|Publications : Chapters
'‘Congested Terrain: Contested Memories.
Visualising the Multiple Spaces of War and Remembrance’'
in James Wallis and David Harvey, (eds.)
Commemorative Spaces of the First World
War: Historical Geographies at the Centenary,
Ashgate, 2017, ISBN: 9781138121188
‘Stasis’ is widely accepted as the pre-eminent condition
of the conflict on the Western Front; a war of congealment, fixity
and stagnant immobility fought from defensive earthworks that were
intended to be temporary but quickly became permanent.
In the battle zones a new spatial order emerged. Beyond the superficial
safety of the front-line parapet was No-Man’s-Land; a liminal,
unknown space, a ‘debateable land’ that could not be
fully owned or controlled. Far beyond lay a green and unspoilt distance,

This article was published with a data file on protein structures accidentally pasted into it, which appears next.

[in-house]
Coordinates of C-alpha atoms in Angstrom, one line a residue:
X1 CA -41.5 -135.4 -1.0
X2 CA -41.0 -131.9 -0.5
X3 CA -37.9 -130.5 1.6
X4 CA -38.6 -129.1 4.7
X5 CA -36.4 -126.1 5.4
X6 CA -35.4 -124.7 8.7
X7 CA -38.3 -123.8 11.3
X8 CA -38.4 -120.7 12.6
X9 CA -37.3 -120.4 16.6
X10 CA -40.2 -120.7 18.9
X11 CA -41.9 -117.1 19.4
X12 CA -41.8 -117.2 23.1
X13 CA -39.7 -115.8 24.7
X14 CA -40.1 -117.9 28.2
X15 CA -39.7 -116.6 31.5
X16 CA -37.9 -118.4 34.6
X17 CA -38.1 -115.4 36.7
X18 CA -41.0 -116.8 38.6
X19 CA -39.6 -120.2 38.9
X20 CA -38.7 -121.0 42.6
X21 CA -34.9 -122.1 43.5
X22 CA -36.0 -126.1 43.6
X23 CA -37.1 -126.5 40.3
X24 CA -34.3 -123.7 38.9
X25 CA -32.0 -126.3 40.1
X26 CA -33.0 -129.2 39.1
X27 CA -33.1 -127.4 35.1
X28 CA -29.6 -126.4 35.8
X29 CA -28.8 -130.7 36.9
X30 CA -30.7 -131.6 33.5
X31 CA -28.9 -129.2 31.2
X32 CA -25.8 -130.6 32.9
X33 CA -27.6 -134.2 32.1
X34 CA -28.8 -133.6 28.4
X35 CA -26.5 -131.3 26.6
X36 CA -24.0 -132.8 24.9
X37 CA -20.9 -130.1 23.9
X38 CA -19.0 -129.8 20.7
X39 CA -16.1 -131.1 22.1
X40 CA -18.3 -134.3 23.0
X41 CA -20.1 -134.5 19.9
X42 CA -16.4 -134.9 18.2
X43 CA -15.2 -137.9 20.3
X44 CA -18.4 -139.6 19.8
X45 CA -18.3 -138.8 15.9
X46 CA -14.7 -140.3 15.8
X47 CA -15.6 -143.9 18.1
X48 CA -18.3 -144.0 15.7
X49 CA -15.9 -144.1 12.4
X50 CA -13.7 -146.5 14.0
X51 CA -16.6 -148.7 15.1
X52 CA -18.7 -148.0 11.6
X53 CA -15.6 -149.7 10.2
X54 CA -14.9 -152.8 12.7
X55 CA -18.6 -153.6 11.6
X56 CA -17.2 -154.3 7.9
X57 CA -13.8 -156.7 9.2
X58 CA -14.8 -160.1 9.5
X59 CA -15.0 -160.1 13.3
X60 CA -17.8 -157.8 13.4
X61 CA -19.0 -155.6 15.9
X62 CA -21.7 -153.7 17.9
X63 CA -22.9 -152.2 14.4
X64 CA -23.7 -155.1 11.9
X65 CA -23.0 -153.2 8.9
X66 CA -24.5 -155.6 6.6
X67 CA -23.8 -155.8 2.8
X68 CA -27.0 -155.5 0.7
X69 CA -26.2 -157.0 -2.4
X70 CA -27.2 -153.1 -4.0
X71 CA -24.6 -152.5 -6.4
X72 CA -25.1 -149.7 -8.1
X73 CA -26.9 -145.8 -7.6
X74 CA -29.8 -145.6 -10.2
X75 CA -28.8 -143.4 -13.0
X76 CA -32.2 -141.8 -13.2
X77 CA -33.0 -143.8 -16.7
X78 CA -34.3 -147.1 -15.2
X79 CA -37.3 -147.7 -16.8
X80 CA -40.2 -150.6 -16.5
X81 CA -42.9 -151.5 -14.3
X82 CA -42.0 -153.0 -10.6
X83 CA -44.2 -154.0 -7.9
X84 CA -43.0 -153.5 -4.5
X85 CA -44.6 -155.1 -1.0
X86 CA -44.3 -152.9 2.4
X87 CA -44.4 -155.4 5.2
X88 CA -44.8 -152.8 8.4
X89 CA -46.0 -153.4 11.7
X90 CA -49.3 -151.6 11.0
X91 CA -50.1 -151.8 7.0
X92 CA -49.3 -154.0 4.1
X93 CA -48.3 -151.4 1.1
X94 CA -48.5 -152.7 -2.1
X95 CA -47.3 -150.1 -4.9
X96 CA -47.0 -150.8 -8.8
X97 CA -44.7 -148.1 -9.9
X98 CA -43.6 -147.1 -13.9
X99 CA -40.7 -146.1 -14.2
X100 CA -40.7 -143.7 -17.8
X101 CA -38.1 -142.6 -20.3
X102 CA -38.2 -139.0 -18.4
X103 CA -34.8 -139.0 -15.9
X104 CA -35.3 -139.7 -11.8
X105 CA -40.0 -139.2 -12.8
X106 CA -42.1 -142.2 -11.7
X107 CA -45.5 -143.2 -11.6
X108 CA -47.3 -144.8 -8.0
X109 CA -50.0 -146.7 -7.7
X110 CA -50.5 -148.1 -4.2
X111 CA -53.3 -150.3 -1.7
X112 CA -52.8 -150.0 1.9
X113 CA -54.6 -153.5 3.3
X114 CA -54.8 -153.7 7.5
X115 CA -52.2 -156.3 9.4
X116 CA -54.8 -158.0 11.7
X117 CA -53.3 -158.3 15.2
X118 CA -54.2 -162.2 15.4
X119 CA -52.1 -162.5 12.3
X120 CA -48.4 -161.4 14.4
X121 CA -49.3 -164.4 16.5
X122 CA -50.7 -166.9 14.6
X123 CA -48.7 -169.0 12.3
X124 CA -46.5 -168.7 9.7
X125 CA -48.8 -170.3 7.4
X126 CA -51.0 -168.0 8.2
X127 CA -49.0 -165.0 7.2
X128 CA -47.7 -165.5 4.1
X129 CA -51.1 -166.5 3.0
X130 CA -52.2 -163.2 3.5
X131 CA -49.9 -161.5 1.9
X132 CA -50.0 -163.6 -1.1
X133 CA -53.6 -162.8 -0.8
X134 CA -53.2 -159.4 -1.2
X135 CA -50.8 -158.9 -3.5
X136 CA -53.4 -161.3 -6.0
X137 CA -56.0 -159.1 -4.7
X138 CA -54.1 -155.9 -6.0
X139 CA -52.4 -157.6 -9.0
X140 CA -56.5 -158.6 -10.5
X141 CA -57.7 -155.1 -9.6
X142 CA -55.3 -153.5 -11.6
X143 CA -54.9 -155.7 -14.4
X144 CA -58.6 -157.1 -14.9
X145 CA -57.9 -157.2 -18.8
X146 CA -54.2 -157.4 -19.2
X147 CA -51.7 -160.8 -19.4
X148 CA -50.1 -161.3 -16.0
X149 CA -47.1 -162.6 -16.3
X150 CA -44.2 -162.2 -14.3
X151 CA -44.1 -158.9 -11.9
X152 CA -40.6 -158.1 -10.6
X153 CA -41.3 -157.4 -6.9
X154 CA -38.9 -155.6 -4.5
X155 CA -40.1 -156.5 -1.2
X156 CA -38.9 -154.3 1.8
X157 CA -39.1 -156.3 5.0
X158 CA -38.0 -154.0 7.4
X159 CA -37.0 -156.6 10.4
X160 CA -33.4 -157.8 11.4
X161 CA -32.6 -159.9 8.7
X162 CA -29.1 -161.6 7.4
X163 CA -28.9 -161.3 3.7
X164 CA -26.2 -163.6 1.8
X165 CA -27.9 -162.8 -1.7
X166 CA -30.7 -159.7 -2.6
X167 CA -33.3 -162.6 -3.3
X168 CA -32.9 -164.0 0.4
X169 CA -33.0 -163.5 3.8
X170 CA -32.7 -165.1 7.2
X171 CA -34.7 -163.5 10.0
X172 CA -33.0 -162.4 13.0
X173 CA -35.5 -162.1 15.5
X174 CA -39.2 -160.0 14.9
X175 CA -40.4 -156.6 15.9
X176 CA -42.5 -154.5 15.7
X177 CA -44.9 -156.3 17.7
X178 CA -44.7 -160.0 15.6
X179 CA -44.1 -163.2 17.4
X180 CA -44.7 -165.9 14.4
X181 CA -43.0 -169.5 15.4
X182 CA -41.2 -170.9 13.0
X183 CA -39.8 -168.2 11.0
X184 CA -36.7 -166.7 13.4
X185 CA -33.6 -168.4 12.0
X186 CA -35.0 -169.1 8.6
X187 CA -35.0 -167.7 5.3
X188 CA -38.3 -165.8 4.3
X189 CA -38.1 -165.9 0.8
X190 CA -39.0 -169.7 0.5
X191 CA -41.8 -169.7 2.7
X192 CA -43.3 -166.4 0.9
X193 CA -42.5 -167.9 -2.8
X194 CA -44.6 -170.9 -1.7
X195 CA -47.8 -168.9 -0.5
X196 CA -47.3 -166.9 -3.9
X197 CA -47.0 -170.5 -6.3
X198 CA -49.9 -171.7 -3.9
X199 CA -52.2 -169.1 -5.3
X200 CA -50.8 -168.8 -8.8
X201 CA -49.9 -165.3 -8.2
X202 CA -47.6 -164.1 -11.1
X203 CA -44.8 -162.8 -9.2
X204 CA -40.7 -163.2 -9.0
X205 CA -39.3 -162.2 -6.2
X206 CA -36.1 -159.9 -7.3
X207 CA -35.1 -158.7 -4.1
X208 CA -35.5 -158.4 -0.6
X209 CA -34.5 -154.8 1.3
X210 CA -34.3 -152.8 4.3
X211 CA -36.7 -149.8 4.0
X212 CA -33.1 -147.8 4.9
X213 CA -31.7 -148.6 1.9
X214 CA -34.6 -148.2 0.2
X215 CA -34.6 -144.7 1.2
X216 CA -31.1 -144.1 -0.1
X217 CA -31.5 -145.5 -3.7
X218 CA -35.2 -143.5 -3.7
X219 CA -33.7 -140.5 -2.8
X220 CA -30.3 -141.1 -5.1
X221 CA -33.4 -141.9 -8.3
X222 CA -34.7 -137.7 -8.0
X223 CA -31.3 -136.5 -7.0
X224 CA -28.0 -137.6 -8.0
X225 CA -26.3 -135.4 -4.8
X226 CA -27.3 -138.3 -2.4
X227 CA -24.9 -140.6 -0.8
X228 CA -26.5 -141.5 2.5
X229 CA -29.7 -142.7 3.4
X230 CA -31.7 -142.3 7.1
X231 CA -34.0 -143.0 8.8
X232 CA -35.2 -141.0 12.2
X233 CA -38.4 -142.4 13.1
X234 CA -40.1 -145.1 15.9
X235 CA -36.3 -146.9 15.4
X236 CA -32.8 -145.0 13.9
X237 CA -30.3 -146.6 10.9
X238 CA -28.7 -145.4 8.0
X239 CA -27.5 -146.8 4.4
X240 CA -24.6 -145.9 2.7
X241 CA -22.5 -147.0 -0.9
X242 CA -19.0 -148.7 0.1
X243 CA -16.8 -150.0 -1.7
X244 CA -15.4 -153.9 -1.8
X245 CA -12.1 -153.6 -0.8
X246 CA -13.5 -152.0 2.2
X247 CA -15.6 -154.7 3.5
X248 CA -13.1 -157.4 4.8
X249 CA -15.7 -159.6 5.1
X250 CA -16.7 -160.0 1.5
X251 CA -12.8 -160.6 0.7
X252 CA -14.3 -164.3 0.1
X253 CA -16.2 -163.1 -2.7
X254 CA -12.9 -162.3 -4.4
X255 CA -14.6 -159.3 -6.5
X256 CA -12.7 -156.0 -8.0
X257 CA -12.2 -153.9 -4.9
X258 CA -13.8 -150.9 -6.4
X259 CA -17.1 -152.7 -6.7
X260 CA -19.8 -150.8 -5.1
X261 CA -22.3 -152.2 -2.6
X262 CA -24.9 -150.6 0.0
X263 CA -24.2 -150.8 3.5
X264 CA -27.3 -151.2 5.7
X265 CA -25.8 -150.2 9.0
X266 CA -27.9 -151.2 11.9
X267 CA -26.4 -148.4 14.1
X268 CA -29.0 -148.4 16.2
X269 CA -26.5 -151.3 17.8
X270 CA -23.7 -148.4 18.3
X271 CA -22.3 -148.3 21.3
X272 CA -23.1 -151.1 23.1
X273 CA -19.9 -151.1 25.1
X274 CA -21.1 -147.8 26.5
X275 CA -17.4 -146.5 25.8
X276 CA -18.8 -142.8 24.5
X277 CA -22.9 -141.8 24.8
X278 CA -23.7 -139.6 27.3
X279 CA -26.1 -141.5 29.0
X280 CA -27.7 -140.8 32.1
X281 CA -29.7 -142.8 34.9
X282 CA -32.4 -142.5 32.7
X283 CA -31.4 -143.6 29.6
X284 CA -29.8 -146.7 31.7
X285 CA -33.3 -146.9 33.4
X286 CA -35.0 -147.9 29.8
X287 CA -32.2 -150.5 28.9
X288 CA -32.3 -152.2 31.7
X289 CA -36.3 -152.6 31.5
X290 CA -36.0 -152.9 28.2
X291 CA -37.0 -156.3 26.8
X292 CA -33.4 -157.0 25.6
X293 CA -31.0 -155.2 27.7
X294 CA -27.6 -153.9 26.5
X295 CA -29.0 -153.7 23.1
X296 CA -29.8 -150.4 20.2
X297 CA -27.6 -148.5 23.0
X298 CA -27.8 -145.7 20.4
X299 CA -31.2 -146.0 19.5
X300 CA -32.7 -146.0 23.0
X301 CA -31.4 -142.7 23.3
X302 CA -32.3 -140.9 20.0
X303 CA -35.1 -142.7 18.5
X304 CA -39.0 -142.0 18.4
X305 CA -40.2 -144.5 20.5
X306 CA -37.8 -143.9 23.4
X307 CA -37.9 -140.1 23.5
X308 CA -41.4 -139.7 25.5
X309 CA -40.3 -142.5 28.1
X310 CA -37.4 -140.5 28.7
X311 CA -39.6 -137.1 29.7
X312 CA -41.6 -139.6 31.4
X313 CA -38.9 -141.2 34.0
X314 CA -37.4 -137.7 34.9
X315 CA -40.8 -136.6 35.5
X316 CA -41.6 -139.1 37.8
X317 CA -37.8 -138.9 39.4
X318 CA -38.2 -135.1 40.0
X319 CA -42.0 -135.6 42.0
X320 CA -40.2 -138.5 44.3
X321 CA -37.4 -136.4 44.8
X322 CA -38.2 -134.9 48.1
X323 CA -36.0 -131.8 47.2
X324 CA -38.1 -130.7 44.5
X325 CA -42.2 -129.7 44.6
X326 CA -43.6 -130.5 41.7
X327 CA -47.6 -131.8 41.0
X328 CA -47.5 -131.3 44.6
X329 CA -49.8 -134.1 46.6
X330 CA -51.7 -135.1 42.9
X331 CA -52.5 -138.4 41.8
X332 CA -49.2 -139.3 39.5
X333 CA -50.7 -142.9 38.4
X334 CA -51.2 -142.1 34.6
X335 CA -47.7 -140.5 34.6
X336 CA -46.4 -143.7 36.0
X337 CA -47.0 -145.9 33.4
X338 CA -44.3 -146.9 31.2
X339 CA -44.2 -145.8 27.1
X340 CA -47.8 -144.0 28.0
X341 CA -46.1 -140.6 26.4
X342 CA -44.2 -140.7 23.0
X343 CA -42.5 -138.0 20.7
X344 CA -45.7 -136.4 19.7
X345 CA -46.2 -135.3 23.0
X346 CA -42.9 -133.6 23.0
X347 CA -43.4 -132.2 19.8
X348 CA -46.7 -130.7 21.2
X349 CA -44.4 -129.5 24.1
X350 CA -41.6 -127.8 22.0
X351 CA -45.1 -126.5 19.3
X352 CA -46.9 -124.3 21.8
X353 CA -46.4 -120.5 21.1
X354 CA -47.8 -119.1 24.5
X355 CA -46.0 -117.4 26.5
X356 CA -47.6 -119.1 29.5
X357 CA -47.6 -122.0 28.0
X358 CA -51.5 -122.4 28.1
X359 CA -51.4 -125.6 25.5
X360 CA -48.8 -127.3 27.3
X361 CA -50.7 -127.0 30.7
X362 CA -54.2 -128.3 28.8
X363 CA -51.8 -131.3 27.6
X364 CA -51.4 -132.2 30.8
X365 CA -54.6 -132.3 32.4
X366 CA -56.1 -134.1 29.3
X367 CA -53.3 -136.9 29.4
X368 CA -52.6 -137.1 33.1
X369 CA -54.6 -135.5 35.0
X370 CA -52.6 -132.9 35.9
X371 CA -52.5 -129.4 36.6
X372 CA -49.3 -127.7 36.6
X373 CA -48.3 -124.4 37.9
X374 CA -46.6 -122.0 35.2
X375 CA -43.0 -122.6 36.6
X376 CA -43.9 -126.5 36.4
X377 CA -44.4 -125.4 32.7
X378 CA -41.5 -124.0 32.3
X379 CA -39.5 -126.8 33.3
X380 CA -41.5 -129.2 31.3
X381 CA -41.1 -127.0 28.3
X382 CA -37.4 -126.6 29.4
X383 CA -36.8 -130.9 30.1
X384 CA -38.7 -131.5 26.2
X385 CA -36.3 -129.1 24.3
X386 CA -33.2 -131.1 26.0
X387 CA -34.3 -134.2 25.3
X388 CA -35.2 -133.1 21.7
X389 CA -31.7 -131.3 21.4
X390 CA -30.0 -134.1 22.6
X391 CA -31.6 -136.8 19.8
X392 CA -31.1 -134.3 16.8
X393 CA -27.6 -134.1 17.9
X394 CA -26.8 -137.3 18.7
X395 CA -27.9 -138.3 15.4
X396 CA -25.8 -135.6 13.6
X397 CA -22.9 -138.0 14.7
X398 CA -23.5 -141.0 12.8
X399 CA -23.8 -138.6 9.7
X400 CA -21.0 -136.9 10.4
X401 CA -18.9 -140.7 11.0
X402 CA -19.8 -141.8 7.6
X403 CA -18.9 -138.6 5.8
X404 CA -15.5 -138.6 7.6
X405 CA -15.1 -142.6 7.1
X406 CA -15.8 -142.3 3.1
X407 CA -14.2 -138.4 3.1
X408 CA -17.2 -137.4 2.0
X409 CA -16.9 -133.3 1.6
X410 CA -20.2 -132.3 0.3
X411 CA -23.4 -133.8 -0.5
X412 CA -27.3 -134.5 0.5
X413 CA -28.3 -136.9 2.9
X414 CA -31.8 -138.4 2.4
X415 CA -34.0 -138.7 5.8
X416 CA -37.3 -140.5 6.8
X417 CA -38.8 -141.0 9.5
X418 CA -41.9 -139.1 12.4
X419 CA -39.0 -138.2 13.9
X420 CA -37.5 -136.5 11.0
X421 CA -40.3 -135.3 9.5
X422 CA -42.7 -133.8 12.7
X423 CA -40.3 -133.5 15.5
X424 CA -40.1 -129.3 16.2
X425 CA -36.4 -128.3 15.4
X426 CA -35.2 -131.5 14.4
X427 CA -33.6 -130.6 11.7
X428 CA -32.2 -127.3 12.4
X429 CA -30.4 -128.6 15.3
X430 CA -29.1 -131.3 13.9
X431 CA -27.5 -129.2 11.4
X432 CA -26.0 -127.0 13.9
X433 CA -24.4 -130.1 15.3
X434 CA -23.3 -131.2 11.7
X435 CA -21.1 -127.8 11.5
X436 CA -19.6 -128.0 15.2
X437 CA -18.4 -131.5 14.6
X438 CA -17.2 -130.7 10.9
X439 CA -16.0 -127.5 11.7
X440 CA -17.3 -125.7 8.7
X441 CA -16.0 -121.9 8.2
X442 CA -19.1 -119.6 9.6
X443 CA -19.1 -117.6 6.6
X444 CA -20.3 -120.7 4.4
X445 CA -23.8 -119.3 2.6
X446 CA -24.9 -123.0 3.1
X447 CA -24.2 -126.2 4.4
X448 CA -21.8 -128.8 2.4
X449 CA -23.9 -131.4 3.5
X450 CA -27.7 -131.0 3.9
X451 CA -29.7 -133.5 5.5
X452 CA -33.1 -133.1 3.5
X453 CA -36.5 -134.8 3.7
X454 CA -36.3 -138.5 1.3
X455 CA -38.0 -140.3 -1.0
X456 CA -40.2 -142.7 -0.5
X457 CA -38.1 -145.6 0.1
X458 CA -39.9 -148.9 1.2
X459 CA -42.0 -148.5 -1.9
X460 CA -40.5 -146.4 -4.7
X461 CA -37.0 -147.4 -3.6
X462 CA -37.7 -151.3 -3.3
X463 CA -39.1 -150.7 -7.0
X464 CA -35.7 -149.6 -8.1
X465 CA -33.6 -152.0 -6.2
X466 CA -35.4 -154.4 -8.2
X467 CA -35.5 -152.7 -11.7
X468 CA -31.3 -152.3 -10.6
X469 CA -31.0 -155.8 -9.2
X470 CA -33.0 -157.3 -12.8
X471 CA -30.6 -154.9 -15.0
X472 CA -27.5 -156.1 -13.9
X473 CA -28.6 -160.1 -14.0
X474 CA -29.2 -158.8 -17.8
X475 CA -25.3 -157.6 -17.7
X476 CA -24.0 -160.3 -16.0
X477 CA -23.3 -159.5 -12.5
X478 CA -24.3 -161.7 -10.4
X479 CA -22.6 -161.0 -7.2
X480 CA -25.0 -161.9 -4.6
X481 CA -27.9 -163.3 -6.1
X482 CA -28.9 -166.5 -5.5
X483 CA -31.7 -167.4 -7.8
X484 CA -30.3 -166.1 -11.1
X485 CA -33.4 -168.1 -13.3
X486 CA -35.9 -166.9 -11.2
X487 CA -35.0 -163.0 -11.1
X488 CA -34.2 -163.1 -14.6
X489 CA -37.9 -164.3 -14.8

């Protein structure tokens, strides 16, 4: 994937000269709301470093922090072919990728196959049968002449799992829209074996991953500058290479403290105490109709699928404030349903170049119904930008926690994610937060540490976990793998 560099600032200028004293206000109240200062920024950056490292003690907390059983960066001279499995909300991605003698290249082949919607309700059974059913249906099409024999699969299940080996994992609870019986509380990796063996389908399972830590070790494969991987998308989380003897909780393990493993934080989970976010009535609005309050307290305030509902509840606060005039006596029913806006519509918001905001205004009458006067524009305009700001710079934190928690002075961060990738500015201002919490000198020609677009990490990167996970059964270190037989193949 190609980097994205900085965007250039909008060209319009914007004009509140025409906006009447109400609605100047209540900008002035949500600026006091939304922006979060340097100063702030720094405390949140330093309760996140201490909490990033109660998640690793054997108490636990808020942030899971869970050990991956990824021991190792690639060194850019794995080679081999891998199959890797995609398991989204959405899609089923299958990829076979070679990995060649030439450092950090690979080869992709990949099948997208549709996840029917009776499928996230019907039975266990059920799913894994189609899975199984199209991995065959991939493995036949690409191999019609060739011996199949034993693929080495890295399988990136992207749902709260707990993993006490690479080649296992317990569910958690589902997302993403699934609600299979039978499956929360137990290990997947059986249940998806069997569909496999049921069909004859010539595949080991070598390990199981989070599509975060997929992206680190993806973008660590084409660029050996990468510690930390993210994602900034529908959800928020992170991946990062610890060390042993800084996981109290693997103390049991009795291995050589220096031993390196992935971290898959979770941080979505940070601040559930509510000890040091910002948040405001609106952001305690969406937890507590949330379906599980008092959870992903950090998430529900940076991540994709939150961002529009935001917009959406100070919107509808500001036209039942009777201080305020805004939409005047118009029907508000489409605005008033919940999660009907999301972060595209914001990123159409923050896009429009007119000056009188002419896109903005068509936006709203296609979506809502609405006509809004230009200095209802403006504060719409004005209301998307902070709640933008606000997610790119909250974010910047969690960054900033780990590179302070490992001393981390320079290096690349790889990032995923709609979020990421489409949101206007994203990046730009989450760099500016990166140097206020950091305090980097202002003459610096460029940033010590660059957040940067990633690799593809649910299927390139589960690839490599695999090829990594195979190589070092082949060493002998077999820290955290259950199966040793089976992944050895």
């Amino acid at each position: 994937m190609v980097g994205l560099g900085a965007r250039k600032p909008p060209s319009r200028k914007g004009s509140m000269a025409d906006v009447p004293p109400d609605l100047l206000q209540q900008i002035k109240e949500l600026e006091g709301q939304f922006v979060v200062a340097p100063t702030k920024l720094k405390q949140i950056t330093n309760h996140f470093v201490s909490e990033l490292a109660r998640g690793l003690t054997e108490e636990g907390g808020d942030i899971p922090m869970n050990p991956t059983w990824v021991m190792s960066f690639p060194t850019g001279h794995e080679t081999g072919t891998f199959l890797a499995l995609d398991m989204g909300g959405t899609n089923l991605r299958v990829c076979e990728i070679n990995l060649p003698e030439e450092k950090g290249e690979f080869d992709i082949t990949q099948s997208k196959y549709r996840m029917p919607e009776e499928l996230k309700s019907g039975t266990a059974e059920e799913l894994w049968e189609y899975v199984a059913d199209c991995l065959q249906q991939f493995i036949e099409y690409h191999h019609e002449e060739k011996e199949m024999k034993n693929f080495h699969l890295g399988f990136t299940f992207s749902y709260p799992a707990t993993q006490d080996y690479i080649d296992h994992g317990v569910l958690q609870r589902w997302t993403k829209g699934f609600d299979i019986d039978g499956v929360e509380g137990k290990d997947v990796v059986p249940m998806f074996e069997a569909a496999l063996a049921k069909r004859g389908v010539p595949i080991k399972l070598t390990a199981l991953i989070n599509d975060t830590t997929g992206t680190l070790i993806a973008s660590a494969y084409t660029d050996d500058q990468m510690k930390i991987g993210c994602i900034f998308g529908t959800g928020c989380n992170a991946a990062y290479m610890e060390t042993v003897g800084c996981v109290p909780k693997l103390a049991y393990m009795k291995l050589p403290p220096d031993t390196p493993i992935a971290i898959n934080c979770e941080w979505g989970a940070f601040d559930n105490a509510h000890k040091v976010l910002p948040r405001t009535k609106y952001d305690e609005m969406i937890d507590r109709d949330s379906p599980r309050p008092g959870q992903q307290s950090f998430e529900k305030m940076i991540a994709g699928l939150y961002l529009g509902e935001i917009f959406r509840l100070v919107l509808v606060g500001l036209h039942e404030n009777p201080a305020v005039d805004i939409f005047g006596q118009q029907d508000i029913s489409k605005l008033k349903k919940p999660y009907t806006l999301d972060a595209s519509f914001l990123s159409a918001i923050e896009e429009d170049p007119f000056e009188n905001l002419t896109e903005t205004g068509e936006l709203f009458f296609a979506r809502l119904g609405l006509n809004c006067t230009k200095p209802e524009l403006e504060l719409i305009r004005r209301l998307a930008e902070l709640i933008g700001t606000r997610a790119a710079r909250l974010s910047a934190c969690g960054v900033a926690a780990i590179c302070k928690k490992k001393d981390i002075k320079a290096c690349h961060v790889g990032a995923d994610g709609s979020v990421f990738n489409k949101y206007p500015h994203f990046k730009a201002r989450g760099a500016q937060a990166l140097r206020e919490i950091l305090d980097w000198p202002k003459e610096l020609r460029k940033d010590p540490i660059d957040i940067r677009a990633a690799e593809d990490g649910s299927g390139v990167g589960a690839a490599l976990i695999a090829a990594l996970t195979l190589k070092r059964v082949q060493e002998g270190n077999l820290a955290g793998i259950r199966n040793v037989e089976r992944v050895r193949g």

a ‘Promised Land' that was forever locked in an unattainable
future. This was the domain of imperial development and potential
This chapter explores the spatiality of conflicts on the Great War
battlefield, and draws on the work of several British artists, cartographers
and surveyors who attempted to explore and lend visual form to the
chaos. Through the act of mapping and drawing they attempted to
systematize the outward devastation, whereby trees would become
datum points, emptiness was labelled, and the few fixed features
of the ravaged land became the immutable co-ordinates of a functional
terrain, a strategic field, where maps where predicated as much
on time as of place.